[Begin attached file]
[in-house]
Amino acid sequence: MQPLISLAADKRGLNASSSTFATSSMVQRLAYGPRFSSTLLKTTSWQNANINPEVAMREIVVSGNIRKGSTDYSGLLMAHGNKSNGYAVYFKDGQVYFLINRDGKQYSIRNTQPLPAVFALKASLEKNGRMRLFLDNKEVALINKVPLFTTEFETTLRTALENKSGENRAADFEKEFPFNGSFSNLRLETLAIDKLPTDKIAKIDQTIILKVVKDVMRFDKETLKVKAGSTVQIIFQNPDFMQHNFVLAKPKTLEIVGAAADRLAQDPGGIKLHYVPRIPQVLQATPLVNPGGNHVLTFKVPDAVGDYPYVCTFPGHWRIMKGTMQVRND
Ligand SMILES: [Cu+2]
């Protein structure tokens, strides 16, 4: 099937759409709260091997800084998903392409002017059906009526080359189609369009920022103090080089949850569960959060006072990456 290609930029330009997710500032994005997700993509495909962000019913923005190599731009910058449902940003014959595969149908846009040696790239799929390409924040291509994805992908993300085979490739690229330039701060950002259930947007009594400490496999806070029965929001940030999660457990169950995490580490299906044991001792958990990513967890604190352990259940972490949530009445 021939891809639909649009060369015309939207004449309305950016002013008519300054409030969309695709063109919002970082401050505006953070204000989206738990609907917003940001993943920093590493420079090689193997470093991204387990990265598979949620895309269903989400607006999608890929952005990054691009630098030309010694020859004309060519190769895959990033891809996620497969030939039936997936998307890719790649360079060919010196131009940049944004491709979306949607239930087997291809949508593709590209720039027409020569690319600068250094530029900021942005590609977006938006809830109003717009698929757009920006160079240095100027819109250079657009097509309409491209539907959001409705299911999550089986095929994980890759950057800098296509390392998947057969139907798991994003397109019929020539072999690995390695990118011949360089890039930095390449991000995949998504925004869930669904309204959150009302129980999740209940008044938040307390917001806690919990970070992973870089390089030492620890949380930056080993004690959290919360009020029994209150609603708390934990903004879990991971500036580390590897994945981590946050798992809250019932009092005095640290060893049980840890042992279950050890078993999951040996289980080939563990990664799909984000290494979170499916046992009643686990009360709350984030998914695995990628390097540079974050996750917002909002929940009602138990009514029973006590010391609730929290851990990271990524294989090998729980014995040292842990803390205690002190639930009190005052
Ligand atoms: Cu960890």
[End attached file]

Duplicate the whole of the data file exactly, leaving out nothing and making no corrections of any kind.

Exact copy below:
[in-house]
Amino acid sequence: MQPLISLAADKRGLNASSSTFATSSMVQRLAYGPRFSSTLLKTTSWQNANINPEVAMREIVVSGNIRKGSTDYSGLLMAHGNKSNGYAVYFKDGQVYFLINRDGKQYSIRNTQPLPAVFALKASLEKNGRMRLFLDNKEVALINKVPLFTTEFETTLRTALENKSGENRAADFEKEFPFNGSFSNLRLETLAIDKLPTDKIAKIDQTIILKVVKDVMRFDKETLKVKAGSTVQIIFQNPDFMQHNFVLAKPKTLEIVGAAADRLAQDPGGIKLHYVPRIPQVLQATPLVNPGGNHVLTFKVPDAVGDYPYVCTFPGHWRIMKGTMQVRND
Ligand SMILES: [Cu+2]
């Protein structure tokens, strides 16, 4: 099937759409709260091997800084998903392409002017059906009526080359189609369009920022103090080089949850569960959060006072990456 290609930029330009997710500032994005997700993509495909962000019913923005190599731009910058449902940003014959595969149908846009040696790239799929390409924040291509994805992908993300085979490739690229330039701060950002259930947007009594400490496999806070029965929001940030999660457990169950995490580490299906044991001792958990990513967890604190352990259940972490949530009445 021939891809639909649009060369015309939207004449309305950016002013008519300054409030969309695709063109919002970082401050505006953070204000989206738990609907917003940001993943920093590493420079090689193997470093991204387990990265598979949620895309269903989400607006999608890929952005990054691009630098030309010694020859004309060519190769895959990033891809996620497969030939039936997936998307890719790649360079060919010196131009940049944004491709979306949607239930087997291809949508593709590209720039027409020569690319600068250094530029900021942005590609977006938006809830109003717009698929757009920006160079240095100027819109250079657009097509309409491209539907959001409705299911999550089986095929994980890759950057800098296509390392998947057969139907798991994003397109019929020539072999690995390695990118011949360089890039930095390449991000995949998504925004869930669904309204959150009302129980999740209940008044938040307390917001806690919990970070992973870089390089030492620890949380930056080993004690959290919360009020029994209150609603708390934990903004879990991971500036580390590897994945981590946050798992809250019932009092005095640290060893049980840890042992279950050890078993999951040996289980080939563990990664799909984000290494979170499916046992009643686990009360709350984030998914695995990628390097540079974050996750917002909002929940009602138990009514029973006590010391609730929290851990990271990524294989090998729980014995040292842990803390205690002190639930009190005052
Ligand atoms: Cu960890």